Eichler and colleagues found over 100 copies of PTERV1 in each African ape (chimp and gorilla) and Old World monkey (baboon and macaque) species. The authors compared the sites of viral integration in each of these primates and found that few if any of these insertion sites were shared among the primates. It appears therefore that the sequences have not been conserved from a common ancestor, but are specific to each lineage.

PTERV1 contains three structural genes -- gag, pol, and env -- and regulatory sequences called long terminal repeats (LTRs). To further explore the evolutionary history of the retroviral elements, the authors compared the sequences of gag and pol, as well as the LTR sequences, for each infected primate species. The sequence history, they discovered, did not comport with the established evolutionary history of the primates themselves. Divergence between macaque and baboon was significantly greater than between gorilla and chimp -- even though slightly more evolutionary time separates gorilla and chimp than macaque and baboon.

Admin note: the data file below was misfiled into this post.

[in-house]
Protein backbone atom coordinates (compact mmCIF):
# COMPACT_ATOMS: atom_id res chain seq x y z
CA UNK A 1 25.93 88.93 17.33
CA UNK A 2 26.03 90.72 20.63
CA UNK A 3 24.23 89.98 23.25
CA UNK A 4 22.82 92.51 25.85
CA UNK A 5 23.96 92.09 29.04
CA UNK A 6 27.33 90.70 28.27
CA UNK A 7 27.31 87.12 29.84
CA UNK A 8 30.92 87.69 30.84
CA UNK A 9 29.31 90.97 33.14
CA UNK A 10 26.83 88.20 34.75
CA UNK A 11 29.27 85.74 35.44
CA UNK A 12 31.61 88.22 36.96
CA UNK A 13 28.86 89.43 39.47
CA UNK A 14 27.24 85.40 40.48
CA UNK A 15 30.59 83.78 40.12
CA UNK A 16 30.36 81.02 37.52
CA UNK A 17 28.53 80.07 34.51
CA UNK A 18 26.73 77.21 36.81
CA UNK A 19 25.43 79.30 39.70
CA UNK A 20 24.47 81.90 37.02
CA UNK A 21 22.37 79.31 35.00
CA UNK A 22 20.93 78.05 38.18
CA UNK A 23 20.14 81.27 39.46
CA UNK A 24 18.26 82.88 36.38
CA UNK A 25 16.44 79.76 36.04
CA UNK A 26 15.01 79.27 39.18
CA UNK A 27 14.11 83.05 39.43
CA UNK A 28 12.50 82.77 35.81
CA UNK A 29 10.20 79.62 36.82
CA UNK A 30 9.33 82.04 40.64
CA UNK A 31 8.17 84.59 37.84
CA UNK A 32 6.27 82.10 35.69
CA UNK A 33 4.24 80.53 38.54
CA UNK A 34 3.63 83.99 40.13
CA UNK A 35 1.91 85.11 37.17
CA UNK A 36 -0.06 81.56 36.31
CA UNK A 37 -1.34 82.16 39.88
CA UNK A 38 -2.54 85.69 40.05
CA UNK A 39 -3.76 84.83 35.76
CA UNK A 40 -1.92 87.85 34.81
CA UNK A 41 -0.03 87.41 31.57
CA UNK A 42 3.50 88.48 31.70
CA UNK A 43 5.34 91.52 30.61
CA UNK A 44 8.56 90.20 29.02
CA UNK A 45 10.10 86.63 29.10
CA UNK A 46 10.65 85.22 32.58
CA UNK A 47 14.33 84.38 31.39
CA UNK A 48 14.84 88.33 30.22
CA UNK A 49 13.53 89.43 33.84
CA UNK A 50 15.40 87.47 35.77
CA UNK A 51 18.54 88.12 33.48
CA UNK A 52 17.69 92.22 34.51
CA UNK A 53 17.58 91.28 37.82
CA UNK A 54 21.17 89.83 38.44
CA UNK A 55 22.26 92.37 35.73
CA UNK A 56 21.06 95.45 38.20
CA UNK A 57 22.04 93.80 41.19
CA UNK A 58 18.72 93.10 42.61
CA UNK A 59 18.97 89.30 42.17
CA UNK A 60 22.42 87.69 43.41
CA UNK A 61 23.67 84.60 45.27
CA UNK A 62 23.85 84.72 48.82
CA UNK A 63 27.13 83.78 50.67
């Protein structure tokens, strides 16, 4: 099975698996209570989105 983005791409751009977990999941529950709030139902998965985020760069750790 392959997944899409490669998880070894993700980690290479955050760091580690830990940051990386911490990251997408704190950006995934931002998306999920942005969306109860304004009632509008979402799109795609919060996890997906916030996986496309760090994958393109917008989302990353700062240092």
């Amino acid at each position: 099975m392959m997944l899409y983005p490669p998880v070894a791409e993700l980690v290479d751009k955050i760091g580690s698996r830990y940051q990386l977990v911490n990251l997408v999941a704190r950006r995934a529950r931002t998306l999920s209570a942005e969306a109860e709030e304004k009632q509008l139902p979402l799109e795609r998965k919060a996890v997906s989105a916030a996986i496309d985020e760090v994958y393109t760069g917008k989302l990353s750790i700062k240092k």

When a retrovirus reproduces, identical copies of LTR sequences are created on either side of the retroviral element; the divergence of LTR sequences within a species can be used to estimate the age of an initial infection. Eichler and colleagues estimate that gorillas and chimps were infected about 3 -- 4 million years ago, and baboon and macaque about 1.5 million years ago. The disconnect between the evolutionary history of the retrovirus and the primates, the authors conclude, could be explained if the Old World monkeys were infected by "several diverged viruses" while gorilla and chimpanzee were infected by a single, though unknown, source.